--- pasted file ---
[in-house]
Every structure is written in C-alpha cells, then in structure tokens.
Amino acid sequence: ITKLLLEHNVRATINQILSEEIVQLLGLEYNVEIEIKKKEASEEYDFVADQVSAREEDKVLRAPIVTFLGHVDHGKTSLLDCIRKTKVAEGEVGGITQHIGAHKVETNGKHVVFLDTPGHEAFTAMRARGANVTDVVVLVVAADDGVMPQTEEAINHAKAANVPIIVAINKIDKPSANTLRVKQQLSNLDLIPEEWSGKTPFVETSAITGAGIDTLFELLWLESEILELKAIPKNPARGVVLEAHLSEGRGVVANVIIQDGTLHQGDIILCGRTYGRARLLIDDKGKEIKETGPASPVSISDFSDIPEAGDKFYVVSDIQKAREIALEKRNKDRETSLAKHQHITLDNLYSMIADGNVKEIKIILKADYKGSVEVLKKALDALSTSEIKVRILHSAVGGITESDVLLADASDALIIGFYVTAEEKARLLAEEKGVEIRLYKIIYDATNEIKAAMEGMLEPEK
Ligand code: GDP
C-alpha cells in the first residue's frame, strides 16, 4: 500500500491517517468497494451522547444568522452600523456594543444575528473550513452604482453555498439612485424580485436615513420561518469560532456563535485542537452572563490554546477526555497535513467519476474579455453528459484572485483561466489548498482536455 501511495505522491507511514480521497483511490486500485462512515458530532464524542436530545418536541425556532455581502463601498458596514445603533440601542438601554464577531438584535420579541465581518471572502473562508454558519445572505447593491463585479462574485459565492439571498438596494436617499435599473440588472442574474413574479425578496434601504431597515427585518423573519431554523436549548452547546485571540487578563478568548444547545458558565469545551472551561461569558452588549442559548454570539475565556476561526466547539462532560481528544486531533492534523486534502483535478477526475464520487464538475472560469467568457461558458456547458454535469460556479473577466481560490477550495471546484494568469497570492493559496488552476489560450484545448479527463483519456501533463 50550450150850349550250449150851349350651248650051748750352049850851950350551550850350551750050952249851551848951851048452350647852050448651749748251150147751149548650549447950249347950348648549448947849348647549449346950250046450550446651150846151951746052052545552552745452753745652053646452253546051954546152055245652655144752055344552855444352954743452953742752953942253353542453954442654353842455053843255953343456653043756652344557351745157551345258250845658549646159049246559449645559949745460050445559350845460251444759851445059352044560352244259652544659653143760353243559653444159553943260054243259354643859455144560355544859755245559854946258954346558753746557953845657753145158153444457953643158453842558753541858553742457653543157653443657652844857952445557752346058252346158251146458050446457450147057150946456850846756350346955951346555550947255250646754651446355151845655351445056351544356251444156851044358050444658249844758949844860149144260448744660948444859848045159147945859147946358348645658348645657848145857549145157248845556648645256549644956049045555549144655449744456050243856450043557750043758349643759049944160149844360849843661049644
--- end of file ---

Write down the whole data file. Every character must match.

[in-house]
Every structure is written in C-alpha cells, then in structure tokens.
Amino acid sequence: ITKLLLEHNVRATINQILSEEIVQLLGLEYNVEIEIKKKEASEEYDFVADQVSAREEDKVLRAPIVTFLGHVDHGKTSLLDCIRKTKVAEGEVGGITQHIGAHKVETNGKHVVFLDTPGHEAFTAMRARGANVTDVVVLVVAADDGVMPQTEEAINHAKAANVPIIVAINKIDKPSANTLRVKQQLSNLDLIPEEWSGKTPFVETSAITGAGIDTLFELLWLESEILELKAIPKNPARGVVLEAHLSEGRGVVANVIIQDGTLHQGDIILCGRTYGRARLLIDDKGKEIKETGPASPVSISDFSDIPEAGDKFYVVSDIQKAREIALEKRNKDRETSLAKHQHITLDNLYSMIADGNVKEIKIILKADYKGSVEVLKKALDALSTSEIKVRILHSAVGGITESDVLLADASDALIIGFYVTAEEKARLLAEEKGVEIRLYKIIYDATNEIKAAMEGMLEPEK
Ligand code: GDP
C-alpha cells in the first residue's frame, strides 16, 4: 500500500491517517468497494451522547444568522452600523456594543444575528473550513452604482453555498439612485424580485436615513420561518469560532456563535485542537452572563490554546477526555497535513467519476474579455453528459484572485483561466489548498482536455 501511495505522491507511514480521497483511490486500485462512515458530532464524542436530545418536541425556532455581502463601498458596514445603533440601542438601554464577531438584535420579541465581518471572502473562508454558519445572505447593491463585479462574485459565492439571498438596494436617499435599473440588472442574474413574479425578496434601504431597515427585518423573519431554523436549548452547546485571540487578563478568548444547545458558565469545551472551561461569558452588549442559548454570539475565556476561526466547539462532560481528544486531533492534523486534502483535478477526475464520487464538475472560469467568457461558458456547458454535469460556479473577466481560490477550495471546484494568469497570492493559496488552476489560450484545448479527463483519456501533463 50550450150850349550250449150851349350651248650051748750352049850851950350551550850350551750050952249851551848951851048452350647852050448651749748251150147751149548650549447950249347950348648549448947849348647549449346950250046450550446651150846151951746052052545552552745452753745652053646452253546051954546152055245652655144752055344552855444352954743452953742752953942253353542453954442654353842455053843255953343456653043756652344557351745157551345258250845658549646159049246559449645559949745460050445559350845460251444759851445059352044560352244259652544659653143760353243559653444159553943260054243259354643859455144560355544859755245559854946258954346558753746557953845657753145158153444457953643158453842558753541858553742457653543157653443657652844857952445557752346058252346158251146458050446457450147057150946456850846756350346955951346555550947255250646754651446355151845655351445056351544356251444156851044358050444658249844758949844860149144260448744660948444859848045159147945859147946358348645658348645657848145857549145157248845556648645256549644956049045555549144655449744456050243856450043557750043758349643759049944160149844360849843661049644